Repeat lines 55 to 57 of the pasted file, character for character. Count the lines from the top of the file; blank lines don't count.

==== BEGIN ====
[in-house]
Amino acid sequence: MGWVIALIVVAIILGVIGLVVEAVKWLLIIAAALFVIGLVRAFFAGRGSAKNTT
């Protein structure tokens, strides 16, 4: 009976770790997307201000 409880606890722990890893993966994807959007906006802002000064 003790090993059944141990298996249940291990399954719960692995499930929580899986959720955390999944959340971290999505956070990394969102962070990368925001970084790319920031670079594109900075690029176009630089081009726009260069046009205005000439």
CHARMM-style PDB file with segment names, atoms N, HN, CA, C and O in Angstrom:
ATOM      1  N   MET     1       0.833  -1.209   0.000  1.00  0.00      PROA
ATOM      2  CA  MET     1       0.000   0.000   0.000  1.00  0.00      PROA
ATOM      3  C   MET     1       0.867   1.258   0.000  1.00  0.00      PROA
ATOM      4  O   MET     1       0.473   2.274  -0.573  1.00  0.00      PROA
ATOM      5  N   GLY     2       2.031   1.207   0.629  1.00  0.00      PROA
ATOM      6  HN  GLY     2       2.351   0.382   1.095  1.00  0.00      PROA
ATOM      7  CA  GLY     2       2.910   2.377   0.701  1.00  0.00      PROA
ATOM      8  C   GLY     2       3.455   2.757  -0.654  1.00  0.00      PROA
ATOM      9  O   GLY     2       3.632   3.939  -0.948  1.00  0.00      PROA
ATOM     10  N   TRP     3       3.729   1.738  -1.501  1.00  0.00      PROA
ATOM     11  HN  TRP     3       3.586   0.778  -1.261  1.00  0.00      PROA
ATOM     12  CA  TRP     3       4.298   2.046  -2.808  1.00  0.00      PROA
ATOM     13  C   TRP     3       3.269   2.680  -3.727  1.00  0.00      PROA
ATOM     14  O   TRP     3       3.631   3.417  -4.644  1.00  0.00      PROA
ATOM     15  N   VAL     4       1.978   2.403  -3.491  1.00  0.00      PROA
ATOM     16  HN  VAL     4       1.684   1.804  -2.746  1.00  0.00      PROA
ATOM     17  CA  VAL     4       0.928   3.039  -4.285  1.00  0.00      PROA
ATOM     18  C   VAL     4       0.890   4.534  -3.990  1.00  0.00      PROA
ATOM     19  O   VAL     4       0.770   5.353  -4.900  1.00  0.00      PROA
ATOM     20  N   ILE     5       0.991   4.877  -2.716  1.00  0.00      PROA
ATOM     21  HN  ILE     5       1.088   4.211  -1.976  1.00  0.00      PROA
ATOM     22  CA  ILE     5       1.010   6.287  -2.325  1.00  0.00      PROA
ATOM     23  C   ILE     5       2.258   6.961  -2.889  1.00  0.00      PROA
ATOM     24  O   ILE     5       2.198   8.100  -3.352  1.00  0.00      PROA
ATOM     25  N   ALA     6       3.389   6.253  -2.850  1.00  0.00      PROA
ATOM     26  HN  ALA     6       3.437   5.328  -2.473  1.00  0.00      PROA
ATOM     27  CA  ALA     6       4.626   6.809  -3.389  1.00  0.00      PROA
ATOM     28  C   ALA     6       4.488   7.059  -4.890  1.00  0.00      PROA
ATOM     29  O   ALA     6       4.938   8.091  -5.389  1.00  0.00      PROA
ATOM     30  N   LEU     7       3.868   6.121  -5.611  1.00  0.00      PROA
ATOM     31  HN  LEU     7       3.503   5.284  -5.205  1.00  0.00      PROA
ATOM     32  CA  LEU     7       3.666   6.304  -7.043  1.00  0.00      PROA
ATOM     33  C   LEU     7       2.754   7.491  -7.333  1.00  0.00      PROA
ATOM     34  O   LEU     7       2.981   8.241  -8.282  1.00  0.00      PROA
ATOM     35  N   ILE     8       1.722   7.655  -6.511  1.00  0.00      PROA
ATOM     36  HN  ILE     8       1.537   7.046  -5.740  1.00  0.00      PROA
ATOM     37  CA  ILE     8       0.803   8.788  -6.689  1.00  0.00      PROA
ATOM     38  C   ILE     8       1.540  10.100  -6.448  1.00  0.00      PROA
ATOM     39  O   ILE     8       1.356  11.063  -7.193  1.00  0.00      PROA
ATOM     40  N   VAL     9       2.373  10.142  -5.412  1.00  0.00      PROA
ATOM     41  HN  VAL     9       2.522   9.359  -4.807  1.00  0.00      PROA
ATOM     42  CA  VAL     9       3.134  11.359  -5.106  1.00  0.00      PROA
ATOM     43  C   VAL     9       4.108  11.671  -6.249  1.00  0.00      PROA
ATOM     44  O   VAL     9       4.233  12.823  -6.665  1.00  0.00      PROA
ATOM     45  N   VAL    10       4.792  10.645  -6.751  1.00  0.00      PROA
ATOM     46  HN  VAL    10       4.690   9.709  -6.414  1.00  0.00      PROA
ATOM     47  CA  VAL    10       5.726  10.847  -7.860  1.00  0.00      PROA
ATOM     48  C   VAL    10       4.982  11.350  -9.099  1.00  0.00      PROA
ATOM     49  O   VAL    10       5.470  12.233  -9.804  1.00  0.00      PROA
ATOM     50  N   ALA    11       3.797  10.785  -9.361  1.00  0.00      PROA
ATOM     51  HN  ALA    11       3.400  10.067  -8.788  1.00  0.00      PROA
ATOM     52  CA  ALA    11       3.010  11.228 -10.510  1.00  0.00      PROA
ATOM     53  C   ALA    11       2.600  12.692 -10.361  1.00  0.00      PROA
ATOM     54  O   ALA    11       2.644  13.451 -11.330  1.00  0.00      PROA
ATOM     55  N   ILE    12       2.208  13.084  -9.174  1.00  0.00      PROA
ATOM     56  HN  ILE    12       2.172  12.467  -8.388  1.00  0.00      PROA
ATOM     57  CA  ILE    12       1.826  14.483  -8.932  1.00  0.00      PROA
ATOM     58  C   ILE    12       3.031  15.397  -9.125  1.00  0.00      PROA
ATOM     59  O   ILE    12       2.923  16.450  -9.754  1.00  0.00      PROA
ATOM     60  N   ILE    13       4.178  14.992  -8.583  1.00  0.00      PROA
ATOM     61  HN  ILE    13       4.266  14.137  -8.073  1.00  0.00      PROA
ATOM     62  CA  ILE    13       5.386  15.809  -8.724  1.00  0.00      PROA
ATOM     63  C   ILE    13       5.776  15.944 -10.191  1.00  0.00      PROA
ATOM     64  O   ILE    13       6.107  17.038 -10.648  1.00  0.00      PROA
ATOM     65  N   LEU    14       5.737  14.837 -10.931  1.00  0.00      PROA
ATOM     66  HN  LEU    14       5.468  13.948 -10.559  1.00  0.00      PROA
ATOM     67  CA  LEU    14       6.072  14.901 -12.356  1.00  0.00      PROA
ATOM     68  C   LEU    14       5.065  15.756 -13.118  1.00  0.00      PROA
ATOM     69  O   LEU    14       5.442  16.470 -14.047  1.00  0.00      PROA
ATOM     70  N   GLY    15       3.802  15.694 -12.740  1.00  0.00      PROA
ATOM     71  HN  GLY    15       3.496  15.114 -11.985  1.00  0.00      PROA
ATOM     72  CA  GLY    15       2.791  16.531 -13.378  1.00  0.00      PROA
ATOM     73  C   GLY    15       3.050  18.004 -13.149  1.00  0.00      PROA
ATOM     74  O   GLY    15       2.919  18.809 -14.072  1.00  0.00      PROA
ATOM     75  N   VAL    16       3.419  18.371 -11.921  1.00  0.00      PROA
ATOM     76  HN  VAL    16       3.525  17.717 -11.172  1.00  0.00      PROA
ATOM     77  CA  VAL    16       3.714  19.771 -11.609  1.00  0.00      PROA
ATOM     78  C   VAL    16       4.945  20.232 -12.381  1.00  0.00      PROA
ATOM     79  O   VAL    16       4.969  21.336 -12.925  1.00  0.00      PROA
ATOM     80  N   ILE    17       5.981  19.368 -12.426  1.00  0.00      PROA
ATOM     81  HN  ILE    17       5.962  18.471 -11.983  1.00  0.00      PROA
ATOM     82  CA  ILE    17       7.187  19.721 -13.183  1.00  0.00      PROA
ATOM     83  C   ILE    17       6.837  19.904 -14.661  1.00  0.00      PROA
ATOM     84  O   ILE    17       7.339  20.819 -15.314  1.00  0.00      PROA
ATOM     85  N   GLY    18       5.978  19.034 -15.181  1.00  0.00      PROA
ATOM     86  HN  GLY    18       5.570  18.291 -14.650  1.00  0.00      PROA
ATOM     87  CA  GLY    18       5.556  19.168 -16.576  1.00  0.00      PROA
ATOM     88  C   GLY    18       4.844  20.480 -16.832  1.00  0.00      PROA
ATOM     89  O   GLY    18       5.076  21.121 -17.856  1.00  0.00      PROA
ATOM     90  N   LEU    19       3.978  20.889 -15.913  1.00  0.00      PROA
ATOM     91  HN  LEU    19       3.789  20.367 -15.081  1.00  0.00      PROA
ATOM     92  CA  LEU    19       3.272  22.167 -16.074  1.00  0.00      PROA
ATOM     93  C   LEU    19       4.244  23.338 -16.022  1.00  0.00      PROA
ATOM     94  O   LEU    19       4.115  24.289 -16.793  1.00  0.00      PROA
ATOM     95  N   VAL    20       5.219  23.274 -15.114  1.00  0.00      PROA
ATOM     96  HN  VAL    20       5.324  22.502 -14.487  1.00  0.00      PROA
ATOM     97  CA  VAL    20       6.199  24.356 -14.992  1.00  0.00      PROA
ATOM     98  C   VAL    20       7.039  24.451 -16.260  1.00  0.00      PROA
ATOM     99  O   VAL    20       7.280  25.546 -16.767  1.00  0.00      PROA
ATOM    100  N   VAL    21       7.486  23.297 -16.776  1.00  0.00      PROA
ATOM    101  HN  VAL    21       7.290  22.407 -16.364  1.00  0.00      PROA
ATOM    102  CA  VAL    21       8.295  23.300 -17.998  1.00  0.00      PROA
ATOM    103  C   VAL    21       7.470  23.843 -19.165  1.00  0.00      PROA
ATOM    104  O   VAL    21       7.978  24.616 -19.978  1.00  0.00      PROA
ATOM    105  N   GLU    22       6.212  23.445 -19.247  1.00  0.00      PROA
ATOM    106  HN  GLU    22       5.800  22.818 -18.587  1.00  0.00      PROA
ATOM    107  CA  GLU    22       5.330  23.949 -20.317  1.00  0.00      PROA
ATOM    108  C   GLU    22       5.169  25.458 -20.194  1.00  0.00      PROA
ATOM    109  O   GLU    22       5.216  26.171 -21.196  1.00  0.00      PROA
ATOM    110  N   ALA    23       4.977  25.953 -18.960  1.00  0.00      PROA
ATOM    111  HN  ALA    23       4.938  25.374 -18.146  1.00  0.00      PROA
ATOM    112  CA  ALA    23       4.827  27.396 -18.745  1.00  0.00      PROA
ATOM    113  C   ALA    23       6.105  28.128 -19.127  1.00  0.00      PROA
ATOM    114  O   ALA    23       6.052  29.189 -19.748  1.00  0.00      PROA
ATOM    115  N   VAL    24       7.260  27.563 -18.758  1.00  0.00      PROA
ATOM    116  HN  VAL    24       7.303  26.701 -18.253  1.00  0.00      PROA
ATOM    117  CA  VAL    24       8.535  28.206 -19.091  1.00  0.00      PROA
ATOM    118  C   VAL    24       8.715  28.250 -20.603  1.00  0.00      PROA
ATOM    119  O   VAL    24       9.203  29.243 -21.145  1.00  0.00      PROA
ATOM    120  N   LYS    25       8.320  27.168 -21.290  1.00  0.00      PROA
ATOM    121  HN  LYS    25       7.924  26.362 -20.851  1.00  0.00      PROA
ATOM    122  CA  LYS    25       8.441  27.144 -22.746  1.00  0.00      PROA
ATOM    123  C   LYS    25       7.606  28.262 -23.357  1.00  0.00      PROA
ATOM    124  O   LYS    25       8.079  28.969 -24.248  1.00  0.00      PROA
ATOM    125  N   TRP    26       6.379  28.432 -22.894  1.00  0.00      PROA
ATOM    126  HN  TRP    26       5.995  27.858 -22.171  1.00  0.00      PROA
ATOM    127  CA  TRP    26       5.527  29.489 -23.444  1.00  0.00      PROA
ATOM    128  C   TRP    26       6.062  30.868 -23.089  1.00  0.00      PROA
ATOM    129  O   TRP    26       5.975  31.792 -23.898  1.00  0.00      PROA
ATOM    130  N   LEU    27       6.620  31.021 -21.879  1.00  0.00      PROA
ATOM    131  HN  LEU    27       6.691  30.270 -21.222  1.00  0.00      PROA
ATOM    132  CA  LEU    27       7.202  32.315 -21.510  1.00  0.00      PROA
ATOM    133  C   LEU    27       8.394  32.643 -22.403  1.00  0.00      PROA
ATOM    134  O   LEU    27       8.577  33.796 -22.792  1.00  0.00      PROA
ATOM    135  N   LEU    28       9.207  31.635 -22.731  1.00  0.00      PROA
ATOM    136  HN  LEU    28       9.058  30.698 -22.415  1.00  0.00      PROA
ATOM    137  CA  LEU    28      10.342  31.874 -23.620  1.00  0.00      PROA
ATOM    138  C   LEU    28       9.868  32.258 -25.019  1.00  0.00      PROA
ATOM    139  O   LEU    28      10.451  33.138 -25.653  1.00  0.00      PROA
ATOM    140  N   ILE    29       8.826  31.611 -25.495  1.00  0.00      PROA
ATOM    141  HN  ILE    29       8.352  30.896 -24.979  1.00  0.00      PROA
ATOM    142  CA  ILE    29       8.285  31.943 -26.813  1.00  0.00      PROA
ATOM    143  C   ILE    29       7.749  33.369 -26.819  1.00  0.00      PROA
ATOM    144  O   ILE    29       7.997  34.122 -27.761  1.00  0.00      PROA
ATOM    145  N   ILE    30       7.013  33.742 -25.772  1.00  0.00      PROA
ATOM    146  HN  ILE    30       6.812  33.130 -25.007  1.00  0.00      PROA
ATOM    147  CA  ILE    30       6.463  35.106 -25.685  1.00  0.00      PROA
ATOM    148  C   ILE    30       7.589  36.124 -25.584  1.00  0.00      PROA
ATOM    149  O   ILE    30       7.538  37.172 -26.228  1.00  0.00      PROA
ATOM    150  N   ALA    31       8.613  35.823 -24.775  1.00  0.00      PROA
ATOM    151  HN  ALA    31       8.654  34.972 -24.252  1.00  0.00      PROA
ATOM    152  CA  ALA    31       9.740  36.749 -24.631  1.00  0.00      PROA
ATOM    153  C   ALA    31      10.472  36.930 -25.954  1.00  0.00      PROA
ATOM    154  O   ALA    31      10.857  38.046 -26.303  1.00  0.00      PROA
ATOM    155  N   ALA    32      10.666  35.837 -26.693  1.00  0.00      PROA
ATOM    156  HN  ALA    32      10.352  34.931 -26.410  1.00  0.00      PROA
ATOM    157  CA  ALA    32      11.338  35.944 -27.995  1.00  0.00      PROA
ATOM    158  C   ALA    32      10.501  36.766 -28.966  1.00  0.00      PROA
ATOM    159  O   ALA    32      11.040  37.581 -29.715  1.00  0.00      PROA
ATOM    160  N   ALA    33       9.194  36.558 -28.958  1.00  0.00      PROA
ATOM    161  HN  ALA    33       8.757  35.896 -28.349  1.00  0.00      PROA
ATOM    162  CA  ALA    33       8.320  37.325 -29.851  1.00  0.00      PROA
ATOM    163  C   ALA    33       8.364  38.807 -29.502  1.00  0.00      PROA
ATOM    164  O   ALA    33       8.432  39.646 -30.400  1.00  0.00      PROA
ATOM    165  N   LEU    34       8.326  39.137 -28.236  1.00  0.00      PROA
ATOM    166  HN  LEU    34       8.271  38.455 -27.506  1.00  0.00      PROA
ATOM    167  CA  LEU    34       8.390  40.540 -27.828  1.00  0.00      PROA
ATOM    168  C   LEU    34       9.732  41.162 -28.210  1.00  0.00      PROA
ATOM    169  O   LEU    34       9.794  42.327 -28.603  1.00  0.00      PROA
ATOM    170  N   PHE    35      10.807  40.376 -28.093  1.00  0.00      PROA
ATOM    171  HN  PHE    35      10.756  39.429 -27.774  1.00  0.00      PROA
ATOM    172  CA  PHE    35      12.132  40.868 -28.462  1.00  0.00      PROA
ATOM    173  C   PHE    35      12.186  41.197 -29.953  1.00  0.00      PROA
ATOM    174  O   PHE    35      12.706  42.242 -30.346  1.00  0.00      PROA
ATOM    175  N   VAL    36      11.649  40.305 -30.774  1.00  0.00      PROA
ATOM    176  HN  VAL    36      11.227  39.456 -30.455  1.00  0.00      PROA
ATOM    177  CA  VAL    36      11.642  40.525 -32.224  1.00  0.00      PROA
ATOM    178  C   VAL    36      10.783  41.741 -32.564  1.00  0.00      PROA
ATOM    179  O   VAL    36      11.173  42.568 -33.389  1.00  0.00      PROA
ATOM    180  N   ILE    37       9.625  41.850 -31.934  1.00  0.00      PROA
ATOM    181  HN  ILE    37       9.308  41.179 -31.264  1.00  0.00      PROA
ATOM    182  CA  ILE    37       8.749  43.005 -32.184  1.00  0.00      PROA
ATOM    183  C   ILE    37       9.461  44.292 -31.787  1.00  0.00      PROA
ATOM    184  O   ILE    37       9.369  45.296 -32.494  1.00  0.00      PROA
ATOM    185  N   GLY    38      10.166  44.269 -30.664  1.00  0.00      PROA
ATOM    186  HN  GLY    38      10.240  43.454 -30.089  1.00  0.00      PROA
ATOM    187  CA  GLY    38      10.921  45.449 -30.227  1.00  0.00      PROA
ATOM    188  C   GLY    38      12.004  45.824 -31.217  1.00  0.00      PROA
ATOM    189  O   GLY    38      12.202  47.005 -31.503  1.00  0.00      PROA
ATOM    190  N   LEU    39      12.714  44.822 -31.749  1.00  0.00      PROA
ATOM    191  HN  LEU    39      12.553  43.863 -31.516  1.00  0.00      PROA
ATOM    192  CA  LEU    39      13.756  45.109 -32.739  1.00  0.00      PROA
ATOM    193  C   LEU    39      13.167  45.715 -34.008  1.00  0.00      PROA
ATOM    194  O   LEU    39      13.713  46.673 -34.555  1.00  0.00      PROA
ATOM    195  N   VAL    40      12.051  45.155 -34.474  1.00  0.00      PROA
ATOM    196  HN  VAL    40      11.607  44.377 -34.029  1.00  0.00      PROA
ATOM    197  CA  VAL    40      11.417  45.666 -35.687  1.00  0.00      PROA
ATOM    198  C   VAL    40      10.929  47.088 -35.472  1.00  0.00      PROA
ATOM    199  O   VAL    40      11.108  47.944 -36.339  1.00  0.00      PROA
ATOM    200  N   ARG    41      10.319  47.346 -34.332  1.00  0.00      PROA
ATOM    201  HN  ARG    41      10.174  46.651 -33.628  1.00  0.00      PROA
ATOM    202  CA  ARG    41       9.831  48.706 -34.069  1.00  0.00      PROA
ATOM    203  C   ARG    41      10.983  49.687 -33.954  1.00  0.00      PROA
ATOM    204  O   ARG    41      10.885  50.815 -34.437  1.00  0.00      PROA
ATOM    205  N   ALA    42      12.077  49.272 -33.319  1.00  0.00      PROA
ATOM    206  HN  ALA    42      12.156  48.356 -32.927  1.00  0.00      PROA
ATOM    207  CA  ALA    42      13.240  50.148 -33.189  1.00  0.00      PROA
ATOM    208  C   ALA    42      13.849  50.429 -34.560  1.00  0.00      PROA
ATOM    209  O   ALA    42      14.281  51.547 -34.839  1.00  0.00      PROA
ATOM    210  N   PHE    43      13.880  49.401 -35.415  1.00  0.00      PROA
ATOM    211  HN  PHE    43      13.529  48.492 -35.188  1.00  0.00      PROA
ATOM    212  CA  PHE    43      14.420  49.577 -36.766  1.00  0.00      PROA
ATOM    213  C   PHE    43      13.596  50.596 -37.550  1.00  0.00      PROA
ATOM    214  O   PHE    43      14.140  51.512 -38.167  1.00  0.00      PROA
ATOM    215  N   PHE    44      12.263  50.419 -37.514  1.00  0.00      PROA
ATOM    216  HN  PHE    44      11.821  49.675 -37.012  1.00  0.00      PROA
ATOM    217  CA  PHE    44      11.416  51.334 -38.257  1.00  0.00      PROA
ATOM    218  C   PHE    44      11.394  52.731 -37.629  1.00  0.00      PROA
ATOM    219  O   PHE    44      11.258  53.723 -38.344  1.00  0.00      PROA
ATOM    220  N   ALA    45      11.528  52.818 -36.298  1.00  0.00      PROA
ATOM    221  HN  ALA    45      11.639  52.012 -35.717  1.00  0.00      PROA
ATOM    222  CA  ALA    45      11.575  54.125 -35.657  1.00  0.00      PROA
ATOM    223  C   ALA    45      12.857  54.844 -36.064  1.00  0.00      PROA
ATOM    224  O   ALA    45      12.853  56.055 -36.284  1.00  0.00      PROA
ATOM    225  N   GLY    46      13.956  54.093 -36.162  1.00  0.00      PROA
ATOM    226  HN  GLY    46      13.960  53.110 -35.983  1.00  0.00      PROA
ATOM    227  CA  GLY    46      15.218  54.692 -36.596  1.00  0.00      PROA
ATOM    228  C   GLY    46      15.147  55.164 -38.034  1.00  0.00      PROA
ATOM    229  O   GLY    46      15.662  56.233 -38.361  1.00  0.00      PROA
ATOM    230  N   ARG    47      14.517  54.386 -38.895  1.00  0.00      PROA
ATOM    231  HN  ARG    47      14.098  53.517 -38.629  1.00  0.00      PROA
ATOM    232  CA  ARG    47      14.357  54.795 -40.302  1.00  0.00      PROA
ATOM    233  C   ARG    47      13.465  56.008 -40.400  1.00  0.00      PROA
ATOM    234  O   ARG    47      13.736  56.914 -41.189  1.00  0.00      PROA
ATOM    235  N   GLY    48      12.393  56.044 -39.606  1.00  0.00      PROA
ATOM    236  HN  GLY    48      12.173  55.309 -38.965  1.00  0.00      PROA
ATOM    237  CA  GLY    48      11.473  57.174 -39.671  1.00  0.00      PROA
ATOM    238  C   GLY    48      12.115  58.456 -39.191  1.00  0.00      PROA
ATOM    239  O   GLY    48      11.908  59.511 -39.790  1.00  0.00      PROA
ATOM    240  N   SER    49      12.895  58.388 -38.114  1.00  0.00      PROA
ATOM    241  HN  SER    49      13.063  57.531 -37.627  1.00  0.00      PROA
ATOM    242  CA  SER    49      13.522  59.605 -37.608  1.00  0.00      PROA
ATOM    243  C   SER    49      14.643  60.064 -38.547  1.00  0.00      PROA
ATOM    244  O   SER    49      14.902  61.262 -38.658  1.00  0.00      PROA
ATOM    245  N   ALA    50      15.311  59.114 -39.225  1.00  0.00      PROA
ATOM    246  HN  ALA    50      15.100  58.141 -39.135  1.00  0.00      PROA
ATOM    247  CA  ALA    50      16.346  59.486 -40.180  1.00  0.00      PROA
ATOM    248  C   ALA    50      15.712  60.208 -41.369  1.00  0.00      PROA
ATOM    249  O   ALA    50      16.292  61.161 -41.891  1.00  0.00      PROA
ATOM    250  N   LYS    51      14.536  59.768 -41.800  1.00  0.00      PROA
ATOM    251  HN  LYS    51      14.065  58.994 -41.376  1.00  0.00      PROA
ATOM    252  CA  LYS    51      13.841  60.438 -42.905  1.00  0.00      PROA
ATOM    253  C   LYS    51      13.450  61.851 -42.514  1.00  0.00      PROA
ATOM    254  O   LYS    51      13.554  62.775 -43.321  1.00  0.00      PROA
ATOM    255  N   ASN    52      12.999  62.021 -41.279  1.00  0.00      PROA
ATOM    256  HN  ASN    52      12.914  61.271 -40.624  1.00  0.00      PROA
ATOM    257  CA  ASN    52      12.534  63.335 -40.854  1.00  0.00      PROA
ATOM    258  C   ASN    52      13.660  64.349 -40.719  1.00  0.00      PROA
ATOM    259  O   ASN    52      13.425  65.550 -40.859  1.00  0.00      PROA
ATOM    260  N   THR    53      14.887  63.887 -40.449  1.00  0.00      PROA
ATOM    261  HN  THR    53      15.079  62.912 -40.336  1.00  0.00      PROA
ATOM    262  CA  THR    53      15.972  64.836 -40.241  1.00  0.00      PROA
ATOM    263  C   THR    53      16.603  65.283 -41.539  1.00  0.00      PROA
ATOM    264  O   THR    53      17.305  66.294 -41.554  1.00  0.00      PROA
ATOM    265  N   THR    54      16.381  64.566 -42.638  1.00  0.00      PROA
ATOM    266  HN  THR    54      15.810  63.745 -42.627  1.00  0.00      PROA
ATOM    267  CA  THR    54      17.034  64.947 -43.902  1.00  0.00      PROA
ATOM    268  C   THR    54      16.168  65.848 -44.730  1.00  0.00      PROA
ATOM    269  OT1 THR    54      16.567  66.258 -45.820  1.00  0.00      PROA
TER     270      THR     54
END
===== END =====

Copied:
ATOM     51  HN  ALA    11       3.400  10.067  -8.788  1.00  0.00      PROA
ATOM     52  CA  ALA    11       3.010  11.228 -10.510  1.00  0.00      PROA
ATOM     53  C   ALA    11       2.600  12.692 -10.361  1.00  0.00      PROA